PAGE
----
President Obama finally offered his first, extended remarks on the VA scandal yesterday. It was the sort of calculated, deceptive performance we've come to expect from the administration; the President expressed outrage at allegations of secret appointment lists and "cooked books" that kept many veterans waiting months for health care. And just for consistency's sake, Mr. Obama said he wants to wait for "all the facts" before taking action and we've been told that the President first learned of the scandal from media reports. Sound familiar? It's the same reaction we've seen to virtually every controversy that has surfaced during Obama's time in office.
Meanwhile, agency whistle-blowers claim at least 40 vets died while waiting for care at the Phoenix VA alone, but the actual death toll is much, much higher. The Dayton Daily News--in an investigation that has received far too little attention--discovered the agency has paid out over $36 million in claims to veterans where "delays in care" were cited in lawsuits against the VA. And that's just the tip of the ice berg; the Daily News, working in partnership with other Cox media outlets, estimates that delayed appointments and other problems at VA medical centers may have contributed to the deaths of more than 100 veterans. Over the past decade, the agency has paid out $845 million in malpractice claims, as the result of jury awards, or in out-of-court settlements.
Those types of horror stories demand immediate action, but Mr. Obama and the VA Secretary, retired Army General Eric Shinseki, seem content to let the wheels of bureaucracy keep churning along. Shinseki is waiting for the results of an internal report, which may be ready sometime next month, and Mr. Obama emphasized that process during his remarks on Wednesday. Just hours after the President's comments, Congress overwhelmingly passed a bill that would make it easier for VA managers to fire incompetent or criminal employees. But General Shinseki has indicated that he really doesn't want that authority, and unions representing VA workers have claimed the measure would deny "due process."
If this response seems underwhelming, it should. Scores of dead vets; ample evidence that VA indifference and medical mistakes contributed to their deaths, yet our "leaders" are content to wait for another internal investigation before taking action. For those keeping score at home, there have been at least six separate inquiries by the VA, GAO and other organizations detailing these problems at veterans' medical centers, and the incoming Obama team was warned about problems at the agency during the 2008 transition. But there was never any serious attempt to resolve these issues; as Charles Krauthammer noted last night, when it comes to accepting blame in the current administration, the "buck stops nowhere."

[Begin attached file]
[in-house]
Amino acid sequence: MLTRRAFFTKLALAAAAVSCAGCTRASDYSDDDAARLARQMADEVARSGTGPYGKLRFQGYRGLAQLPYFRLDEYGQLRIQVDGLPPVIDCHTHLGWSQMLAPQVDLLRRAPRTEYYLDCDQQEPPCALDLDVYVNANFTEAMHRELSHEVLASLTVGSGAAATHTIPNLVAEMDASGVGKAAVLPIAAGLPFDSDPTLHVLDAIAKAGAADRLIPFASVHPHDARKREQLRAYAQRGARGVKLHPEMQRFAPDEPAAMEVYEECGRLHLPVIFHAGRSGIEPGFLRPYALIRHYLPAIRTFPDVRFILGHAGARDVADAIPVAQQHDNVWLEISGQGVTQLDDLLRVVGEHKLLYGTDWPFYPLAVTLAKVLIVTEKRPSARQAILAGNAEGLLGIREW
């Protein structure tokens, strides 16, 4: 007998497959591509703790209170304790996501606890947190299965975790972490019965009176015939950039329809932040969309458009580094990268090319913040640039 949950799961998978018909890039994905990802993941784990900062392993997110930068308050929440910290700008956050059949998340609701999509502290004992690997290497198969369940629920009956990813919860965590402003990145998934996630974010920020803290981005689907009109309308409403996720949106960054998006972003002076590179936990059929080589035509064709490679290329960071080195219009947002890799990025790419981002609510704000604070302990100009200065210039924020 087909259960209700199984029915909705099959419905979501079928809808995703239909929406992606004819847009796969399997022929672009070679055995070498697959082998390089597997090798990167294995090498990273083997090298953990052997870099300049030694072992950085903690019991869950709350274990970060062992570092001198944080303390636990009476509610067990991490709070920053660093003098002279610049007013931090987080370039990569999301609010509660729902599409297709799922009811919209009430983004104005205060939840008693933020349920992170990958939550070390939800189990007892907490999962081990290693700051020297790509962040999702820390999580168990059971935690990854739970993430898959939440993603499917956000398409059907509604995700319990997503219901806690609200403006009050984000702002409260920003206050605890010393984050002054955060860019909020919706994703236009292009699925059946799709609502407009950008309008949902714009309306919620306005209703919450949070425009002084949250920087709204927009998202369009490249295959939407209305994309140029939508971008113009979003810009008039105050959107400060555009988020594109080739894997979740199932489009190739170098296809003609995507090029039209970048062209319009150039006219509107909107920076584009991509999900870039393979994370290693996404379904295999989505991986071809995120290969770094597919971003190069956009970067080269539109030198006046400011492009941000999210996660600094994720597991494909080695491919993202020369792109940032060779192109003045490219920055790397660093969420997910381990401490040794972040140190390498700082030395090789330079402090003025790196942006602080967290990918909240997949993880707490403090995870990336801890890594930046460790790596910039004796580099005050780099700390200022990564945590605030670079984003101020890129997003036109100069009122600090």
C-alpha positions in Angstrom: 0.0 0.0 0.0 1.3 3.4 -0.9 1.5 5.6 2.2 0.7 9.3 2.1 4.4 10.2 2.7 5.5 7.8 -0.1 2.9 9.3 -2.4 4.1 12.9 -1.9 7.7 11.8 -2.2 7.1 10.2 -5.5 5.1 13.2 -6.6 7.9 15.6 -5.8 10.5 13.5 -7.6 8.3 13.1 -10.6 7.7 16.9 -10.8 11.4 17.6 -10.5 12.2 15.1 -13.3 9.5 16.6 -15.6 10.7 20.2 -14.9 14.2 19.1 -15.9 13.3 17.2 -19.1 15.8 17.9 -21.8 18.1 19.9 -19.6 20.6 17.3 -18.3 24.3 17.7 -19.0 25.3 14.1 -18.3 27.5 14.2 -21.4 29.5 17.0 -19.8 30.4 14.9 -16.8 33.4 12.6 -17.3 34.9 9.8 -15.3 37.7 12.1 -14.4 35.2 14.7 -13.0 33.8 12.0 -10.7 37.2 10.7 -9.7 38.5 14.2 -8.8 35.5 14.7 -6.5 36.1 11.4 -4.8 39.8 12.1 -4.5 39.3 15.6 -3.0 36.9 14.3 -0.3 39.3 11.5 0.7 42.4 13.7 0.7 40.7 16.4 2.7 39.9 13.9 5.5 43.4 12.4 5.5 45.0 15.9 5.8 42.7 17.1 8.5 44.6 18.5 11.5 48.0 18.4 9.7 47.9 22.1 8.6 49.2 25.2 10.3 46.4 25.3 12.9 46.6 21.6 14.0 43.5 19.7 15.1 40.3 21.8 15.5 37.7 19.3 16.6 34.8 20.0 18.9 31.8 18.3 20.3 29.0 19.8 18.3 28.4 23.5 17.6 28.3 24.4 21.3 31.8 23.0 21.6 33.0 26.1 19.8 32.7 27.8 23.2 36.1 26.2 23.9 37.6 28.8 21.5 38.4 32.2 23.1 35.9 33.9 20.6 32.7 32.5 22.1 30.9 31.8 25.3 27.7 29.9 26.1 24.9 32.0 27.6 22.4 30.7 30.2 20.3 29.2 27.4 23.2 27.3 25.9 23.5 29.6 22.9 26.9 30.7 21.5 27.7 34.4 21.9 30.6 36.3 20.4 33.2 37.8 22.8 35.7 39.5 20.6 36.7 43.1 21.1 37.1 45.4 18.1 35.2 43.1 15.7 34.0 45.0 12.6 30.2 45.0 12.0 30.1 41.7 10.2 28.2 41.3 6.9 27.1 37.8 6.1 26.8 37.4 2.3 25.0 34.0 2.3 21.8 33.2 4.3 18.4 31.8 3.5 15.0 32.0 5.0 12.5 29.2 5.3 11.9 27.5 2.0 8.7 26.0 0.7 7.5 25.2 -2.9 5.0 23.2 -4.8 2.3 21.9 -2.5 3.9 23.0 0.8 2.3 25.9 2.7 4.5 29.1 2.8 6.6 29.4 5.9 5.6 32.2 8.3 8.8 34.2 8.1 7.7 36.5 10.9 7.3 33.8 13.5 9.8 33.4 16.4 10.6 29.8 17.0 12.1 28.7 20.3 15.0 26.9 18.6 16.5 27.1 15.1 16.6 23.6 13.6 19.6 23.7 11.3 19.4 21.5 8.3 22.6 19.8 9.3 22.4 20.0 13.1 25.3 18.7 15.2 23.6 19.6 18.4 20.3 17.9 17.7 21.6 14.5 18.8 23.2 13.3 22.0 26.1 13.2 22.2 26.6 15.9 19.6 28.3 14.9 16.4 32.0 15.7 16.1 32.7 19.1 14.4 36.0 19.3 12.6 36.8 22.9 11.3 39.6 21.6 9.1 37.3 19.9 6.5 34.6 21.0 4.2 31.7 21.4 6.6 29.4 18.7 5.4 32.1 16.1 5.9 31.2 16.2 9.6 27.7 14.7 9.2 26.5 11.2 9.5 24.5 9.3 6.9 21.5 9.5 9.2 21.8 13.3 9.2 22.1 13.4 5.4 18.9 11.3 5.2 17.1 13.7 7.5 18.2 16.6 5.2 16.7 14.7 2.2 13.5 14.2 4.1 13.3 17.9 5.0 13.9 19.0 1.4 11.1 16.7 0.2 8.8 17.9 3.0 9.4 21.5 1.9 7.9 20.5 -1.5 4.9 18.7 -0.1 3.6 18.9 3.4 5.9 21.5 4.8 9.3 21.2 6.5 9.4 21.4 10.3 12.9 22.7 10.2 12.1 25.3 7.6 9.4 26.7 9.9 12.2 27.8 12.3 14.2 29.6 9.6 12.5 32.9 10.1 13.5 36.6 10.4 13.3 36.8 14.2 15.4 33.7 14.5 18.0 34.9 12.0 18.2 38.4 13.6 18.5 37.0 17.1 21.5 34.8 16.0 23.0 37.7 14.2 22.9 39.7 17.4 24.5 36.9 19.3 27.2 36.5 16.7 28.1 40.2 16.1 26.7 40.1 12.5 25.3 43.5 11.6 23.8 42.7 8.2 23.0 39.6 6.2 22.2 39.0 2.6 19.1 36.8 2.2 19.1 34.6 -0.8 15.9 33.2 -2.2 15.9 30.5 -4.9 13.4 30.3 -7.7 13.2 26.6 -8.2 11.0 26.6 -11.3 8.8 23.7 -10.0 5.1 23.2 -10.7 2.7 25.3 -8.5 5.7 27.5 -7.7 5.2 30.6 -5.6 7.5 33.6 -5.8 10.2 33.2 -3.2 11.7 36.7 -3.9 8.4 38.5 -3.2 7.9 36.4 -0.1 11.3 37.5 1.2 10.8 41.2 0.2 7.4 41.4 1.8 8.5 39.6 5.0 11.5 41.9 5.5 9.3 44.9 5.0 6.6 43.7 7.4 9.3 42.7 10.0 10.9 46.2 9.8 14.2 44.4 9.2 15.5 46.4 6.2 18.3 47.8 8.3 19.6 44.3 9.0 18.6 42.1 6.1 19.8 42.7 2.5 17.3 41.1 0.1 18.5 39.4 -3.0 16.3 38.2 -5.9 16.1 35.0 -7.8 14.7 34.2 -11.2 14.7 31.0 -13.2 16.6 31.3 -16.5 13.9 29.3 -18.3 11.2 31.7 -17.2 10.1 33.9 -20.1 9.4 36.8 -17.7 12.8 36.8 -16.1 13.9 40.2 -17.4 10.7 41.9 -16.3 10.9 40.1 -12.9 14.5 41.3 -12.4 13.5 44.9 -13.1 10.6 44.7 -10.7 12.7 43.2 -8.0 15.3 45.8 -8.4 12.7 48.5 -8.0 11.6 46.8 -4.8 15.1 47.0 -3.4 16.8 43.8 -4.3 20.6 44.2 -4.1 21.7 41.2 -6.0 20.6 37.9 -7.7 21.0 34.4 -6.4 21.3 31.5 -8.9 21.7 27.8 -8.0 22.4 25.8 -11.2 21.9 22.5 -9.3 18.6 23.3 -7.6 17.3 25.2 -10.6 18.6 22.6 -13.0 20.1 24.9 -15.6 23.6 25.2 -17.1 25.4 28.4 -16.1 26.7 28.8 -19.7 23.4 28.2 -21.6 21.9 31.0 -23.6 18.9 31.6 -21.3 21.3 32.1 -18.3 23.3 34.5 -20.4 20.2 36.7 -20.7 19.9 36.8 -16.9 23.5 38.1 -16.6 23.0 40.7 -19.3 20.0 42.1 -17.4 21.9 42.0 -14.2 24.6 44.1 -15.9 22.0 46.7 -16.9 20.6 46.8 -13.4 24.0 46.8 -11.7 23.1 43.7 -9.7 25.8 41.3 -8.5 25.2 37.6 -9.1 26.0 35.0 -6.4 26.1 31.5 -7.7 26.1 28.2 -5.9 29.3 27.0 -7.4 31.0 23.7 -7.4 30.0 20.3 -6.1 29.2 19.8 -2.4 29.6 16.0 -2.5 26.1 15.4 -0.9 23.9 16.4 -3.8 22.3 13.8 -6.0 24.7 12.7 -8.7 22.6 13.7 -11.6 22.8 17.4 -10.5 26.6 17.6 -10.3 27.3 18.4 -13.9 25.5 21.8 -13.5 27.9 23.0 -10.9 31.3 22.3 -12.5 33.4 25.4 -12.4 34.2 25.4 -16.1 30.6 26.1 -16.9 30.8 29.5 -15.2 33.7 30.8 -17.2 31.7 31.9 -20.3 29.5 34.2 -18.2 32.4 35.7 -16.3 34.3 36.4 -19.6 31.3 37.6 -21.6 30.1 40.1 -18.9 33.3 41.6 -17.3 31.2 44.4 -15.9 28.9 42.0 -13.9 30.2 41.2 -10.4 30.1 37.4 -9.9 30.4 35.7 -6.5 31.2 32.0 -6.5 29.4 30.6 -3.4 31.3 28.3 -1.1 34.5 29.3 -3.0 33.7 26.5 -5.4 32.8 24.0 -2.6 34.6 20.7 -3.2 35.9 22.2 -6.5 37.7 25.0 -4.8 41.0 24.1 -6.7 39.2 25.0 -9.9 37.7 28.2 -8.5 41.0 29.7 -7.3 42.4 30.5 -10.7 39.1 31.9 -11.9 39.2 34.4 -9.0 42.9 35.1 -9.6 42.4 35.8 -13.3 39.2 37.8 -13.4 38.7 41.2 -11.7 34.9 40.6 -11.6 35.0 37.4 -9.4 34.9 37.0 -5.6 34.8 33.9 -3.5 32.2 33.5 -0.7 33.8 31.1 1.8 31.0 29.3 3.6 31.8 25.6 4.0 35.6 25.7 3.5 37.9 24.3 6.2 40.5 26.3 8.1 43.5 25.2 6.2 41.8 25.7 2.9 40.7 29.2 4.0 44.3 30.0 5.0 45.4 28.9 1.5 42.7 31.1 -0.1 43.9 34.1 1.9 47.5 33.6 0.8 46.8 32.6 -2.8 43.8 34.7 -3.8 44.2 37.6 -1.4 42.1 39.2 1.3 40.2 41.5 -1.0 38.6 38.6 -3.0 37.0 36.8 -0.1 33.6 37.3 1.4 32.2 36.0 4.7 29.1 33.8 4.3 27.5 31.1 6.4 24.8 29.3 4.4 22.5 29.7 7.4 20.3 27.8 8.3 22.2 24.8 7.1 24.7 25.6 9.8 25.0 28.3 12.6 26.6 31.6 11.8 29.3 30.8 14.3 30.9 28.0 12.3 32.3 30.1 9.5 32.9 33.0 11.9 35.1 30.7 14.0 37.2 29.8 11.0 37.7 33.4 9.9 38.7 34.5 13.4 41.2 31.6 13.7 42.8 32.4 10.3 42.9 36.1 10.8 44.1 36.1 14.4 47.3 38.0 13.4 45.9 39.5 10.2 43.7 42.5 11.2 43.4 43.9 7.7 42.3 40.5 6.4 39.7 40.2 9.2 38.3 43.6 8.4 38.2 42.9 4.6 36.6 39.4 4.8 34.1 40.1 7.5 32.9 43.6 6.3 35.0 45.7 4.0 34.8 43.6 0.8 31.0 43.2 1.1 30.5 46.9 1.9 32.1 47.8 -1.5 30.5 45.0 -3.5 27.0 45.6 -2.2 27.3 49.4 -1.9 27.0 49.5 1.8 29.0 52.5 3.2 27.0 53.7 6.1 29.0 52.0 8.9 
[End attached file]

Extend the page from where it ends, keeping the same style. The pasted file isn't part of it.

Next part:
Why adopt such a feckless strategy? Because it works. Mr. Obama and his advisers know the best way to address any scandal is to delay the initial response, then profess "outrage" or "shock" at the revelations. After that, order an official investigation--either by the agency in trouble, or their friends at the justice department--and proclaim that all relevant information must be gathered before taking action. And when the "facts" are revealed months later, create the appearance of "toughness" and "action" by disciplining a few underlings, then restoring them to their jobs once the furor dies down. Or, as an alternative strategy, simply push up the retirement date for some scapegoat who is already heading out the door.
The approach works for a couple of reasons. First, Mr. Obama's friends in the mainstream press are willing to play along, and secondly, the public's attention span is even shorter than the stenographers in the media. If you don't believe us, check out the public's reaction on social media to the president's mid-morning remarks on the VA scandal. According to the New York Daily News, there was far greater outrage over interruption of The Price is Right and The View than Mr. Obama's tepid comments, or the maddening bureaucracy that has killed dozens of American veterans.
Secondly, vets are increasingly viewed as a marginal political constituency, particularly in Democratic circles. While the VA is a huge system, it only treats 8 million Americans. The number currently wearing the nation's uniform represents only one percent of our population. Overall, America's veteran population is about 22,000,000--about seven percent of the national population. That number will decline significantly over the next decade, with the passing of the last World War II veterans, and more Vietnam-era vets entering old age. In terms of electoral politics, it's a group that Democrats believe they can ignore, without serious consequences at the ballot box. Put another way: most liberal politicians are more concerned about the people who work at VA facilities--members of public employee unions--than those being treated there.
And the GOP is not without fault in this scandal. The practice of cooking the appointment books was first identified in the Bush Administration, and despite the aforementioned studies and investigations, VA leadership never followed through on an offer by the agency's inspector general to implement required fixes. President Obama campaigned on reforming the VA in 2008, yet the situation has grown worse under his watch.
But any administration can probably weather the storm when the American public is more interested in a game show that the plight of those who fought the nation's battles. In support of that theory, we offer the following Tweet, submitted by a pilot named Ethan Narber during the president's remarks Wednesday morning:
"If Obama takes up one more minutes of my 'Price is Right,' I'm going to throw the remote at my TV."
Bread, circuses, game shows and Twitter. Pretty much all you need to mollify America in the 21st Century.